The roles of glycosylation and protein synthesis in the maintenance of insulin receptor levels and turnover rates in 3T3-L1 adipocytes were investigated. The heavy isotope density-shift technique was employed to determine the effects of inhibitors of these processes on the rates of synthesis and degradation of cellular insulin receptors. Inhibitors of protein synthesis--i.e., cycloheximide and puromycin--markedly decreased the rate of degradation of the insulin receptor, the half-life for receptor decay increasing from 7.5 hr without to 25 hr with inhibitor. The continued synthesis of a short-lived protein appears to be necessary for normal insulin receptor turnover. Tunicamycin, a potent inhibitor of core oligosaccharide addition in the formation of N-glycosidically linked glycoproteins, caused the depletion of cell-surface and total cellular detergent-extractable insulin receptors. This inhibitor totally prevented the formation of functional newly synthesized insulin receptor, yet receptor degradation was affected minimally. Thus, glycosylation of the receptor appears to be required for its activation after translation.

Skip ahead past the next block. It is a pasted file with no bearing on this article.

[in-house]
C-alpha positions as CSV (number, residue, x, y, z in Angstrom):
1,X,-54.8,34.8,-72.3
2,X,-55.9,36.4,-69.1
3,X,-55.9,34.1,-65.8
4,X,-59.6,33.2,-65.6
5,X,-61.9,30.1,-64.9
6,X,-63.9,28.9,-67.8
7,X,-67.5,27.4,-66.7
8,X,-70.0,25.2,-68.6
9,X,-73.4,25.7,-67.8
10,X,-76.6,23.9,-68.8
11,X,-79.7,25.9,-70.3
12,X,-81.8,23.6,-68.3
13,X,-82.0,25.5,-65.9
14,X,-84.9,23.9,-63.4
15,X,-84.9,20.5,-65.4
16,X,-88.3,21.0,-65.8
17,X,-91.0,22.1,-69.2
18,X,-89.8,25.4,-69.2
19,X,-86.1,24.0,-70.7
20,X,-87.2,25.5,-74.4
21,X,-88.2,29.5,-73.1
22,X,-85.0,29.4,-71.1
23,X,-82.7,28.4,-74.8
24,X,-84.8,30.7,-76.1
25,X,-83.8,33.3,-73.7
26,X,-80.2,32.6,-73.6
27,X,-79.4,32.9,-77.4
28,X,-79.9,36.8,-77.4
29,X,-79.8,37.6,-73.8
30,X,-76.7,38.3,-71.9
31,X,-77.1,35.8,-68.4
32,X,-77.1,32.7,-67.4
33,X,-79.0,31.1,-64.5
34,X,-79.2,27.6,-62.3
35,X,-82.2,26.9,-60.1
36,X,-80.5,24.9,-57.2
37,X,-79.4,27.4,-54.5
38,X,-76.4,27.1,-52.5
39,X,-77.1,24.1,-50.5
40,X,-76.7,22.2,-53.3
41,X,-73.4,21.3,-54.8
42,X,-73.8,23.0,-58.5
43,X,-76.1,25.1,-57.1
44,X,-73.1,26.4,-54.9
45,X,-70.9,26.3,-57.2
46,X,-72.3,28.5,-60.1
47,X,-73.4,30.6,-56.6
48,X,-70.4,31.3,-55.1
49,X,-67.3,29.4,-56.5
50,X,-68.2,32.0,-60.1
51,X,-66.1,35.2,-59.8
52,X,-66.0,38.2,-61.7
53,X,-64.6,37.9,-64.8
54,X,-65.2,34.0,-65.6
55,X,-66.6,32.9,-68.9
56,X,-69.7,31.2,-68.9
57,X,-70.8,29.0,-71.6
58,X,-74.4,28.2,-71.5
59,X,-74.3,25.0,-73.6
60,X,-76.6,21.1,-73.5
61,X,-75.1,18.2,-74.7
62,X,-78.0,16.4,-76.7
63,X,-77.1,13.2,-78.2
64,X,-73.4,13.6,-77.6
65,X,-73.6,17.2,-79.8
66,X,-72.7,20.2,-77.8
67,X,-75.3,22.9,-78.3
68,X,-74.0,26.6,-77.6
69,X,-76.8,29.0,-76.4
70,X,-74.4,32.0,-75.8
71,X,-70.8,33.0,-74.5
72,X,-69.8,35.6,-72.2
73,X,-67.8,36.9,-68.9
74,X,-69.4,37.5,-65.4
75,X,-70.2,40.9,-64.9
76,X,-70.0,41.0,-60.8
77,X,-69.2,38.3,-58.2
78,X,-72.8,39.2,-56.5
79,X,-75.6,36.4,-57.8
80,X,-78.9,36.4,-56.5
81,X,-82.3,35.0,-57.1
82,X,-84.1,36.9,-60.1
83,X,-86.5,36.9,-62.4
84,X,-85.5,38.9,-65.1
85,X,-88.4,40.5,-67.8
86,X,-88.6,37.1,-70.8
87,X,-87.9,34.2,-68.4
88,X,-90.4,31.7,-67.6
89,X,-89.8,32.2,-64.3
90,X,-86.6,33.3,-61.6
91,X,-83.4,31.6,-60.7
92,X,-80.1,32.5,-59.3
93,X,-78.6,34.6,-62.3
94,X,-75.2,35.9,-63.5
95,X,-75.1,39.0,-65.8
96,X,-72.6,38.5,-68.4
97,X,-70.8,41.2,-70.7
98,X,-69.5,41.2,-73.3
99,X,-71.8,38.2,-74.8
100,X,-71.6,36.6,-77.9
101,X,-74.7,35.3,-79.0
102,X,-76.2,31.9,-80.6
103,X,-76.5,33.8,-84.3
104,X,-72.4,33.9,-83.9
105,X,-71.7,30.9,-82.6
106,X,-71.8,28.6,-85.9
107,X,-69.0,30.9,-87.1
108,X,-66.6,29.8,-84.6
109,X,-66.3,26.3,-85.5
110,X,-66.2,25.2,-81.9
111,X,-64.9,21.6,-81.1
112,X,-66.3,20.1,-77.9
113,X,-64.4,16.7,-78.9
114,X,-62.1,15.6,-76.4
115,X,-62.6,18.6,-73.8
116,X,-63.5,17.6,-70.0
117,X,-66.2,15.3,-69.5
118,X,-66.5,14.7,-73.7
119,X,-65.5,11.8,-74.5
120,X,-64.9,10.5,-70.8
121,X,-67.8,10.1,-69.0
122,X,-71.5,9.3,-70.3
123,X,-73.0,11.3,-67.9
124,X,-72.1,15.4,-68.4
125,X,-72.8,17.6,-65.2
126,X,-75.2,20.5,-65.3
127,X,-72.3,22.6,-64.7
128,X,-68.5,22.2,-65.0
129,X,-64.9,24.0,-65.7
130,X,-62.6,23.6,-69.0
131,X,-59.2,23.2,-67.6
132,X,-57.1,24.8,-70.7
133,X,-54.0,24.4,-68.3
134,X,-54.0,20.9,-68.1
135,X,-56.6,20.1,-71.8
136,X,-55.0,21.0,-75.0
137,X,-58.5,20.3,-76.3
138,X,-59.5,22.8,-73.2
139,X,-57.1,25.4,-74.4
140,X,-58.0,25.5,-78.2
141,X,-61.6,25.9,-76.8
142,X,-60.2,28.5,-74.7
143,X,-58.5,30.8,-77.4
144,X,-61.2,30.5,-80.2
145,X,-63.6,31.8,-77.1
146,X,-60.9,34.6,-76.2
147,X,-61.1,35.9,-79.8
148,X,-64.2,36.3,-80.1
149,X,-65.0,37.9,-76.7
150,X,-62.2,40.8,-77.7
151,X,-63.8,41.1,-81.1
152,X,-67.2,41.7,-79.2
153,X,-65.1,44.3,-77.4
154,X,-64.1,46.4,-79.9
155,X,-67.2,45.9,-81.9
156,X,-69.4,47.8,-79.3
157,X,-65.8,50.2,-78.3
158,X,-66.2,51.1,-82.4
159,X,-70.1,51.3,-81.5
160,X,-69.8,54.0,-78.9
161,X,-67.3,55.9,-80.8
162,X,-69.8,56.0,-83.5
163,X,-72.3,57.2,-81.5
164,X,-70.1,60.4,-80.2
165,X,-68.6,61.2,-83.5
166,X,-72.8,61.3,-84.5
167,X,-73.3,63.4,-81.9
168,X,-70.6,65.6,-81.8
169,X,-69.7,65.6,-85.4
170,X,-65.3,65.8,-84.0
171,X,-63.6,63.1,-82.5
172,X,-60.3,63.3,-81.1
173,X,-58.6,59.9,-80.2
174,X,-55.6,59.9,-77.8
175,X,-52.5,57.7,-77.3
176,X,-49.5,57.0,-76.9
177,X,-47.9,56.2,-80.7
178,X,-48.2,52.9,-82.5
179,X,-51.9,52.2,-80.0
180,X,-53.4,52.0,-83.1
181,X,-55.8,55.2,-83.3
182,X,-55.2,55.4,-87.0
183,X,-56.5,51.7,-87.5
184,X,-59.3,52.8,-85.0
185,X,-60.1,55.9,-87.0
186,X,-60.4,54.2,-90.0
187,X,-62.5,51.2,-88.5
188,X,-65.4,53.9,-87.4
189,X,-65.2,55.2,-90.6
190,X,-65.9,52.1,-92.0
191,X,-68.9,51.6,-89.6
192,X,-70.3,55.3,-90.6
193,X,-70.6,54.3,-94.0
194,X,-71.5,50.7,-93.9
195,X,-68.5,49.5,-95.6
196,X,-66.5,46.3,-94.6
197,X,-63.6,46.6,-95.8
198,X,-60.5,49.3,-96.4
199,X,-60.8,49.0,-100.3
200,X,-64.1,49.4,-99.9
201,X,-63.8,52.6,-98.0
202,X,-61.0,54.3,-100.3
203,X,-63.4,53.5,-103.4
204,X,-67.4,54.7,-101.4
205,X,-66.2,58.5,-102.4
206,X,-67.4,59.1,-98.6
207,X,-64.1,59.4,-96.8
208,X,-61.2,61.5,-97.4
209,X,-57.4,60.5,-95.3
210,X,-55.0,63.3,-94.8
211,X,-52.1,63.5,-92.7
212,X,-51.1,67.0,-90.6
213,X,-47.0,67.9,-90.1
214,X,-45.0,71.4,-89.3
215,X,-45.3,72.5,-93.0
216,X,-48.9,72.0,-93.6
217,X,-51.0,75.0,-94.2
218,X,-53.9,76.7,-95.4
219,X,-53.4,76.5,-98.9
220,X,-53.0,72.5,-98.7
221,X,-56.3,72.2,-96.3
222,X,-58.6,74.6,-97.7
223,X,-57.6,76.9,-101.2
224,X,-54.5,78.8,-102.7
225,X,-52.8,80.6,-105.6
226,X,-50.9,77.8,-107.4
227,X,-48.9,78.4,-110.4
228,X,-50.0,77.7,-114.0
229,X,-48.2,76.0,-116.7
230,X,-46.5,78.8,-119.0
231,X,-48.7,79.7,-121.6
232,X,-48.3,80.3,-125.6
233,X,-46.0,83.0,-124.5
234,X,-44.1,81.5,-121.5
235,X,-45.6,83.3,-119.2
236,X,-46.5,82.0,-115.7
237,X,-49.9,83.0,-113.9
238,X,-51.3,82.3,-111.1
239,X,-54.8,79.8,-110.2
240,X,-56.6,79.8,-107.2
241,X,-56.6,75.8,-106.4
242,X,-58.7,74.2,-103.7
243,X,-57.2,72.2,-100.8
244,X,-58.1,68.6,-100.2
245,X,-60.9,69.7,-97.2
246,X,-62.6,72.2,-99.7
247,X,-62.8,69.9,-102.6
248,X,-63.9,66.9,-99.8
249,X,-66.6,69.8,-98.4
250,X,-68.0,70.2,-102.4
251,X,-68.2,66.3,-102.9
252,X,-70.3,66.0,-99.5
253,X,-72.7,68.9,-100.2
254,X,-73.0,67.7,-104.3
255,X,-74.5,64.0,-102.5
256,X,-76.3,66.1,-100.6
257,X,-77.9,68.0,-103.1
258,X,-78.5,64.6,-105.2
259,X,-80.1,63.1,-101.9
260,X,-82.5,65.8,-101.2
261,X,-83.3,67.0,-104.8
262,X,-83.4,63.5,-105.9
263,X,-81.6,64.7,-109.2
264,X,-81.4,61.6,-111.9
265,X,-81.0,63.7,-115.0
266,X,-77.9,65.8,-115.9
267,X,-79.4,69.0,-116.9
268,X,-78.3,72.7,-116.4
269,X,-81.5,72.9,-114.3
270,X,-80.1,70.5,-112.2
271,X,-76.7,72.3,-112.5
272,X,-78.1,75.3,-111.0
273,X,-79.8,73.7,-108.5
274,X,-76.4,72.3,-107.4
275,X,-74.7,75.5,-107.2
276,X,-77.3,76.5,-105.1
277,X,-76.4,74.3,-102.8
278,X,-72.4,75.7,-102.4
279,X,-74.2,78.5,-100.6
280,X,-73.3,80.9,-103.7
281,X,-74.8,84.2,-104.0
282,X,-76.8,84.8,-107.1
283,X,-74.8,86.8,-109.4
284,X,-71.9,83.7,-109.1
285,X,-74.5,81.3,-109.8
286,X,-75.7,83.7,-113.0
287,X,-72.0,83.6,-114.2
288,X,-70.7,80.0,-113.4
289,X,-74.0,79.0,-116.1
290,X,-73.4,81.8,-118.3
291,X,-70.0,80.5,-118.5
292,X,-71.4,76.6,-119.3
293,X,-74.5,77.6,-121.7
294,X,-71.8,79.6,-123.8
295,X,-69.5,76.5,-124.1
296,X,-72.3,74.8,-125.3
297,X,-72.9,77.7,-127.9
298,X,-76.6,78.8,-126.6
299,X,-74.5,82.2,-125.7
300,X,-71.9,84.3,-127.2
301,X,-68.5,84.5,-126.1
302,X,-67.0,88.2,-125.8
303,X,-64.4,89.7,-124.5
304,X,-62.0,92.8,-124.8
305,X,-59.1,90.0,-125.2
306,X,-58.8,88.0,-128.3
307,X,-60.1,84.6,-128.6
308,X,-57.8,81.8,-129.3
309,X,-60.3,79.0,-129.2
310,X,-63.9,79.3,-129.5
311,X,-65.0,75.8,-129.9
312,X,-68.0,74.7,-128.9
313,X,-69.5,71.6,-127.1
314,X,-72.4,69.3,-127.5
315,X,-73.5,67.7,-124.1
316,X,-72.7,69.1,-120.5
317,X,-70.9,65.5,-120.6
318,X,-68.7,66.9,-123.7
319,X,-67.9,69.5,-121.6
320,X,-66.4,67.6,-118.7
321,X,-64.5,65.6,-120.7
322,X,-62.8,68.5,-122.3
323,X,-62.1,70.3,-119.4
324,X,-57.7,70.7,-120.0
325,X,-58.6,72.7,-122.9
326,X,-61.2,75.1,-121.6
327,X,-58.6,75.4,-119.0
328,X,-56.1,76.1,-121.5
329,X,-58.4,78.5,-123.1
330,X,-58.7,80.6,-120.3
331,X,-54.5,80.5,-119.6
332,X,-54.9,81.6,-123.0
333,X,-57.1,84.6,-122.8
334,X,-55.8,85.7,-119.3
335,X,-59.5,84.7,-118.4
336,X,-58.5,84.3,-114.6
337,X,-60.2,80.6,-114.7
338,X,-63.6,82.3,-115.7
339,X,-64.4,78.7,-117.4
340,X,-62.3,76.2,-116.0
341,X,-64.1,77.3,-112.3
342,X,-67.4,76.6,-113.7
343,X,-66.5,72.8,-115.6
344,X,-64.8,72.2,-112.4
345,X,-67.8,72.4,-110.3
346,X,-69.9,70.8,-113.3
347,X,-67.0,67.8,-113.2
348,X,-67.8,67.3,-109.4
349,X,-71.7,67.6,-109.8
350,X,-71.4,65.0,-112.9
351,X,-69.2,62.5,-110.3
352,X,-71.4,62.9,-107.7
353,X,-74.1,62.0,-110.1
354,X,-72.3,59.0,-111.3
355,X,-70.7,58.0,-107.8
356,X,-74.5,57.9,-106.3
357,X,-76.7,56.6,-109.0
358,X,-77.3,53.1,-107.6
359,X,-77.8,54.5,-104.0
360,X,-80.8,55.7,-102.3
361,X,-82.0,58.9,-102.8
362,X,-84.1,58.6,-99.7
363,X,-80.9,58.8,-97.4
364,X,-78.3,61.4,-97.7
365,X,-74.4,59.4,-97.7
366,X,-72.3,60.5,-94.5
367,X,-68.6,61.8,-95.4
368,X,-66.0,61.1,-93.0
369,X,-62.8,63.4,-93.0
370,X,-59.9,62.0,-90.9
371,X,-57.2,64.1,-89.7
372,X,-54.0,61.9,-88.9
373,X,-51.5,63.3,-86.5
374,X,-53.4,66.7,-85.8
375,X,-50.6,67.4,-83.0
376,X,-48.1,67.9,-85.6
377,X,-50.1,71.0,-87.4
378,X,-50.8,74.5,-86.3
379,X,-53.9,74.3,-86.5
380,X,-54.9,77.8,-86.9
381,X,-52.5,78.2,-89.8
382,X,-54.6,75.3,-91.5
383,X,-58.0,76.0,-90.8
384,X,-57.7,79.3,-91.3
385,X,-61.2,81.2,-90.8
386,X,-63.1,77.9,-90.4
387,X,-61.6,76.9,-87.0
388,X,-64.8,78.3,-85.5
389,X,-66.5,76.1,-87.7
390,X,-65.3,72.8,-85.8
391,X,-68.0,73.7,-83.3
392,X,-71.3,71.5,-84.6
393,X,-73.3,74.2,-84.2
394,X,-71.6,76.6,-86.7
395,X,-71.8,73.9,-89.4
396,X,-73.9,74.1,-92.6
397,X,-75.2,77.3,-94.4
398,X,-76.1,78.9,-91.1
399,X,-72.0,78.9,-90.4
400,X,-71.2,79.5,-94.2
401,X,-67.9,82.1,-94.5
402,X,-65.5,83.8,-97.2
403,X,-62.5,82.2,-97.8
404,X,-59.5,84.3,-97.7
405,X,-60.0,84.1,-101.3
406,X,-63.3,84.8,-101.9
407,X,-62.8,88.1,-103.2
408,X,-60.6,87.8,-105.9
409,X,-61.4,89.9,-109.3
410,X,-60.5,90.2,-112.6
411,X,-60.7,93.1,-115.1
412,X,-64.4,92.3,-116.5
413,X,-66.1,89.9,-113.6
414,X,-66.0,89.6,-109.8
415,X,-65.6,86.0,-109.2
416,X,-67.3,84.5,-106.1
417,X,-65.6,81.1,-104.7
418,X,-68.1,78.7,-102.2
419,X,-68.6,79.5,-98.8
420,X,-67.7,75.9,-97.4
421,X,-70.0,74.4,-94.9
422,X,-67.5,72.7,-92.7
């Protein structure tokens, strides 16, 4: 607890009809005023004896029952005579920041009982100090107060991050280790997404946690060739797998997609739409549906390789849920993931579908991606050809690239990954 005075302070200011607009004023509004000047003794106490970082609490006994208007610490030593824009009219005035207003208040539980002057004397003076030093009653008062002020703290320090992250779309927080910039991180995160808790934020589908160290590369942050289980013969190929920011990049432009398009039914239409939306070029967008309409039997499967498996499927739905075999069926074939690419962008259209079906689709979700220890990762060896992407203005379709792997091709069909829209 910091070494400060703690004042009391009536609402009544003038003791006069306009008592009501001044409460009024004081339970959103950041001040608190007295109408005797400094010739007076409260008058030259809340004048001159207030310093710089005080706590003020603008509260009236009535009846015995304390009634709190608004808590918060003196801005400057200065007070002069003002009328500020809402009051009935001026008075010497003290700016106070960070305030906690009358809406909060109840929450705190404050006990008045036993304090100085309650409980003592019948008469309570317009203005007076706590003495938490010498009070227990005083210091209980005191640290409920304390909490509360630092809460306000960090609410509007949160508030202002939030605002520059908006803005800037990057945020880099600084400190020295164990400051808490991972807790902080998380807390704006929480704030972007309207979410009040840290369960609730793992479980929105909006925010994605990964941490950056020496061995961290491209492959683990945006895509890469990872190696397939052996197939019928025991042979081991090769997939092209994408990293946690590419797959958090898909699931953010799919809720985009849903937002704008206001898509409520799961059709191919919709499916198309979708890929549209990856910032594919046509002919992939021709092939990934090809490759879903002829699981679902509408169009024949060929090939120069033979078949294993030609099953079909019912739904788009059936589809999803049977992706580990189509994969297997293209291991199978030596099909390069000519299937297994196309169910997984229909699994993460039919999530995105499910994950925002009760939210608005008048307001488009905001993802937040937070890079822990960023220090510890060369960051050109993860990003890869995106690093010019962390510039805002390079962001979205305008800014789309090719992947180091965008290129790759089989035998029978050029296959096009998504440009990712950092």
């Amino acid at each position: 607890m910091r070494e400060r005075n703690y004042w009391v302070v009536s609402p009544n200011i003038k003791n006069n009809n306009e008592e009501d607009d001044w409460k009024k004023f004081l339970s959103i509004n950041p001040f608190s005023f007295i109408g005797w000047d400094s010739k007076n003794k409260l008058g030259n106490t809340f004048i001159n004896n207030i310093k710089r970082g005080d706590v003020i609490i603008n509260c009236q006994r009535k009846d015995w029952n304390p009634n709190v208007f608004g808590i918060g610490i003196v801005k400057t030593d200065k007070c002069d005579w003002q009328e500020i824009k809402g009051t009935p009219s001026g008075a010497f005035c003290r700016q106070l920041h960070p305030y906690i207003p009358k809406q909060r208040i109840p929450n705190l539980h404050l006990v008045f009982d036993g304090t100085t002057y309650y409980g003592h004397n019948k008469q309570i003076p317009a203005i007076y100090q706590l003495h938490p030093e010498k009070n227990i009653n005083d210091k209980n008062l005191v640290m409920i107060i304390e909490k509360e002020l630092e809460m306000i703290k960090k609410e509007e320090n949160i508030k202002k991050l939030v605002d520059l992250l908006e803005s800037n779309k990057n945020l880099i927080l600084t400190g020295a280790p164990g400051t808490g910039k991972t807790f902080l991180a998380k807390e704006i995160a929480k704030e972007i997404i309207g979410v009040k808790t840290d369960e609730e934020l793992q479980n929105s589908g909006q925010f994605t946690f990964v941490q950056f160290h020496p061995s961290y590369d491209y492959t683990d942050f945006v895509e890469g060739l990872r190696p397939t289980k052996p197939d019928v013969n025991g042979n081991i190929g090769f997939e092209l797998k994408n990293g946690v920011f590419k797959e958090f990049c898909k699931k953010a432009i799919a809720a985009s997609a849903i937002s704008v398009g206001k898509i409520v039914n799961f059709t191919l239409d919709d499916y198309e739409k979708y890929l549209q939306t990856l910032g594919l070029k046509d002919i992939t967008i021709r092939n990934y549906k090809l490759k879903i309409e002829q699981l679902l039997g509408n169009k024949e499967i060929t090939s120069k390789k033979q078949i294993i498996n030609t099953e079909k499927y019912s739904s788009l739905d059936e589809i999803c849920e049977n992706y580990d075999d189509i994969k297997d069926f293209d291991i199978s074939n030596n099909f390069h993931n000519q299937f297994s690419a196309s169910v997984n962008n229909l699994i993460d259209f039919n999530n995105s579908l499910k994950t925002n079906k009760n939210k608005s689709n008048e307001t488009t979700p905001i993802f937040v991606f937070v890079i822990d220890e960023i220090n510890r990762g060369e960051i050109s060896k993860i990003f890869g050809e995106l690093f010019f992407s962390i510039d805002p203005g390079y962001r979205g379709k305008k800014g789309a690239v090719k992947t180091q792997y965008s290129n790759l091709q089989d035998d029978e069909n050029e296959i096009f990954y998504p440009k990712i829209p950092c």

|Original language||English (US)|
|Number of pages||5|
|Journal||Proceedings of the National Academy of Sciences of the United States of America|
|State||Published - May 1981|
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